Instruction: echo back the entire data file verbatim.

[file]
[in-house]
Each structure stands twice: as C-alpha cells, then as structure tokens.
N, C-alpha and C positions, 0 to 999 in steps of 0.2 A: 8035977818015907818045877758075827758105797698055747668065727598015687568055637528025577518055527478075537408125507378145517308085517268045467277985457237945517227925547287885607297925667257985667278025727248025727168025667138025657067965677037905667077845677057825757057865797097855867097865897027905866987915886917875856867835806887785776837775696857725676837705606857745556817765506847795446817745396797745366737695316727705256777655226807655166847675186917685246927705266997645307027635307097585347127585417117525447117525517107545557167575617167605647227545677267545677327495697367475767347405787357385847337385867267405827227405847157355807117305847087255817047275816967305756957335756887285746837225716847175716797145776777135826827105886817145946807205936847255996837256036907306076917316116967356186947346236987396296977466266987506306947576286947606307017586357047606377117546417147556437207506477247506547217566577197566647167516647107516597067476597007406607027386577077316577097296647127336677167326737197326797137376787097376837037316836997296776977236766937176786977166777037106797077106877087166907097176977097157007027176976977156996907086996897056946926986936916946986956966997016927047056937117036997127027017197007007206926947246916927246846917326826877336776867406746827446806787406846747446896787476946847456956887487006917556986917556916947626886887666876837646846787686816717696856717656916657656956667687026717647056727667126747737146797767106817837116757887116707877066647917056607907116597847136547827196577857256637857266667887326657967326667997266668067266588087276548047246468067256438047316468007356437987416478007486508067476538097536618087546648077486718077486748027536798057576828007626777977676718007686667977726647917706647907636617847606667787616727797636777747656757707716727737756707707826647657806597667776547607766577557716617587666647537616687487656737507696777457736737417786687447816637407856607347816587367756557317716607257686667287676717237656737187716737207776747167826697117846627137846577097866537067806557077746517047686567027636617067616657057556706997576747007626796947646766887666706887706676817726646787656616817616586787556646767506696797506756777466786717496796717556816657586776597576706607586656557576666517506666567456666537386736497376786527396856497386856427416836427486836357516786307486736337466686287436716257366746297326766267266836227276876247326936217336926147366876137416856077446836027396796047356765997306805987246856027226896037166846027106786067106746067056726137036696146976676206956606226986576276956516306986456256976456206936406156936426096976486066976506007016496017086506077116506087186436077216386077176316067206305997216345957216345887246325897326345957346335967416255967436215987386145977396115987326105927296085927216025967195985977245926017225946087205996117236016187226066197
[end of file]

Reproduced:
[in-house]
Each structure stands twice: as C-alpha cells, then as structure tokens.
N, C-alpha and C positions, 0 to 999 in steps of 0.2 A: 8035977818015907818045877758075827758105797698055747668065727598015687568055637528025577518055527478075537408125507378145517308085517268045467277985457237945517227925547287885607297925667257985667278025727248025727168025667138025657067965677037905667077845677057825757057865797097855867097865897027905866987915886917875856867835806887785776837775696857725676837705606857745556817765506847795446817745396797745366737695316727705256777655226807655166847675186917685246927705266997645307027635307097585347127585417117525447117525517107545557167575617167605647227545677267545677327495697367475767347405787357385847337385867267405827227405847157355807117305847087255817047275816967305756957335756887285746837225716847175716797145776777135826827105886817145946807205936847255996837256036907306076917316116967356186947346236987396296977466266987506306947576286947606307017586357047606377117546417147556437207506477247506547217566577197566647167516647107516597067476597007406607027386577077316577097296647127336677167326737197326797137376787097376837037316836997296776977236766937176786977166777037106797077106877087166907097176977097157007027176976977156996907086996897056946926986936916946986956966997016927047056937117036997127027017197007007206926947246916927246846917326826877336776867406746827446806787406846747446896787476946847456956887487006917556986917556916947626886887666876837646846787686816717696856717656916657656956667687026717647056727667126747737146797767106817837116757887116707877066647917056607907116597847136547827196577857256637857266667887326657967326667997266668067266588087276548047246468067256438047316468007356437987416478007486508067476538097536618087546648077486718077486748027536798057576828007626777977676718007686667977726647917706647907636617847606667787616727797636777747656757707716727737756707707826647657806597667776547607766577557716617587666647537616687487656737507696777457736737417786687447816637407856607347816587367756557317716607257686667287676717237656737187716737207776747167826697117846627137846577097866537067806557077746517047686567027636617067616657057556706997576747007626796947646766887666706887706676817726646787656616817616586787556646767506696797506756777466786717496796717556816657586776597576706607586656557576666517506666567456666537386736497376786527396856497386856427416836427486836357516786307486736337466686287436716257366746297326766267266836227276876247326936217336926147366876137416856077446836027396796047356765997306805987246856027226896037166846027106786067106746067056726137036696146976676206956606226986576276956516306986456256976456206936406156936426096976486066976506007016496017086506077116506087186436077216386077176316067206305997216345957216345887246325897326345957346335967416255967436215987386145977396115987326105927296085927216025967195985977245926017225946087205996117236016187226066197